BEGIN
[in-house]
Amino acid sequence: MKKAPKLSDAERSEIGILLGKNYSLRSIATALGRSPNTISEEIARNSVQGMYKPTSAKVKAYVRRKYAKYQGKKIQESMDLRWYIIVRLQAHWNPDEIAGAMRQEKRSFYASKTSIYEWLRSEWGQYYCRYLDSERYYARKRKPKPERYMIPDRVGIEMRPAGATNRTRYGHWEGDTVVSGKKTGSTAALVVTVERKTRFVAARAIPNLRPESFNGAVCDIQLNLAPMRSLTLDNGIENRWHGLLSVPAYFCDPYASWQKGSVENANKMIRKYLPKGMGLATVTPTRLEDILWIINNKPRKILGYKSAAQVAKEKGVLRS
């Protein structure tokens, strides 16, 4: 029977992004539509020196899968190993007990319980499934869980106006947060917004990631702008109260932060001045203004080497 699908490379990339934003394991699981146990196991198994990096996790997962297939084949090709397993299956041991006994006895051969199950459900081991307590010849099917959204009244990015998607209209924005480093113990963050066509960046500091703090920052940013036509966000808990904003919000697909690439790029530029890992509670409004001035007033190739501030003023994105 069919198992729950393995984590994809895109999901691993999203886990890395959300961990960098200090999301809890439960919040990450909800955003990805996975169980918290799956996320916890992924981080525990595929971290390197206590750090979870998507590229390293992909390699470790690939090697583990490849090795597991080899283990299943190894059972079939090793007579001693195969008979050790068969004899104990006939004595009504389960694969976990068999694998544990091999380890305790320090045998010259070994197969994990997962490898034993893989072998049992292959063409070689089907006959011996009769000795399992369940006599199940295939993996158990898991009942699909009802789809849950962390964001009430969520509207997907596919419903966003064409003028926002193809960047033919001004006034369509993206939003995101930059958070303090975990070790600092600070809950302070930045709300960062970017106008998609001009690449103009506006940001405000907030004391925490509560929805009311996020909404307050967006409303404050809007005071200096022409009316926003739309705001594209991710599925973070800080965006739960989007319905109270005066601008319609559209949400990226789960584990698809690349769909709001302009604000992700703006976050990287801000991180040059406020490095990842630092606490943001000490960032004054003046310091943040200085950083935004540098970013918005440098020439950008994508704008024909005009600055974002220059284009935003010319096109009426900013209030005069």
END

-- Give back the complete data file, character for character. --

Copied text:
[in-house]
Amino acid sequence: MKKAPKLSDAERSEIGILLGKNYSLRSIATALGRSPNTISEEIARNSVQGMYKPTSAKVKAYVRRKYAKYQGKKIQESMDLRWYIIVRLQAHWNPDEIAGAMRQEKRSFYASKTSIYEWLRSEWGQYYCRYLDSERYYARKRKPKPERYMIPDRVGIEMRPAGATNRTRYGHWEGDTVVSGKKTGSTAALVVTVERKTRFVAARAIPNLRPESFNGAVCDIQLNLAPMRSLTLDNGIENRWHGLLSVPAYFCDPYASWQKGSVENANKMIRKYLPKGMGLATVTPTRLEDILWIINNKPRKILGYKSAAQVAKEKGVLRS
């Protein structure tokens, strides 16, 4: 029977992004539509020196899968190993007990319980499934869980106006947060917004990631702008109260932060001045203004080497 699908490379990339934003394991699981146990196991198994990096996790997962297939084949090709397993299956041991006994006895051969199950459900081991307590010849099917959204009244990015998607209209924005480093113990963050066509960046500091703090920052940013036509966000808990904003919000697909690439790029530029890992509670409004001035007033190739501030003023994105 069919198992729950393995984590994809895109999901691993999203886990890395959300961990960098200090999301809890439960919040990450909800955003990805996975169980918290799956996320916890992924981080525990595929971290390197206590750090979870998507590229390293992909390699470790690939090697583990490849090795597991080899283990299943190894059972079939090793007579001693195969008979050790068969004899104990006939004595009504389960694969976990068999694998544990091999380890305790320090045998010259070994197969994990997962490898034993893989072998049992292959063409070689089907006959011996009769000795399992369940006599199940295939993996158990898991009942699909009802789809849950962390964001009430969520509207997907596919419903966003064409003028926002193809960047033919001004006034369509993206939003995101930059958070303090975990070790600092600070809950302070930045709300960062970017106008998609001009690449103009506006940001405000907030004391925490509560929805009311996020909404307050967006409303404050809007005071200096022409009316926003739309705001594209991710599925973070800080965006739960989007319905109270005066601008319609559209949400990226789960584990698809690349769909709001302009604000992700703006976050990287801000991180040059406020490095990842630092606490943001000490960032004054003046310091943040200085950083935004540098970013918005440098020439950008994508704008024909005009600055974002220059284009935003010319096109009426900013209030005069």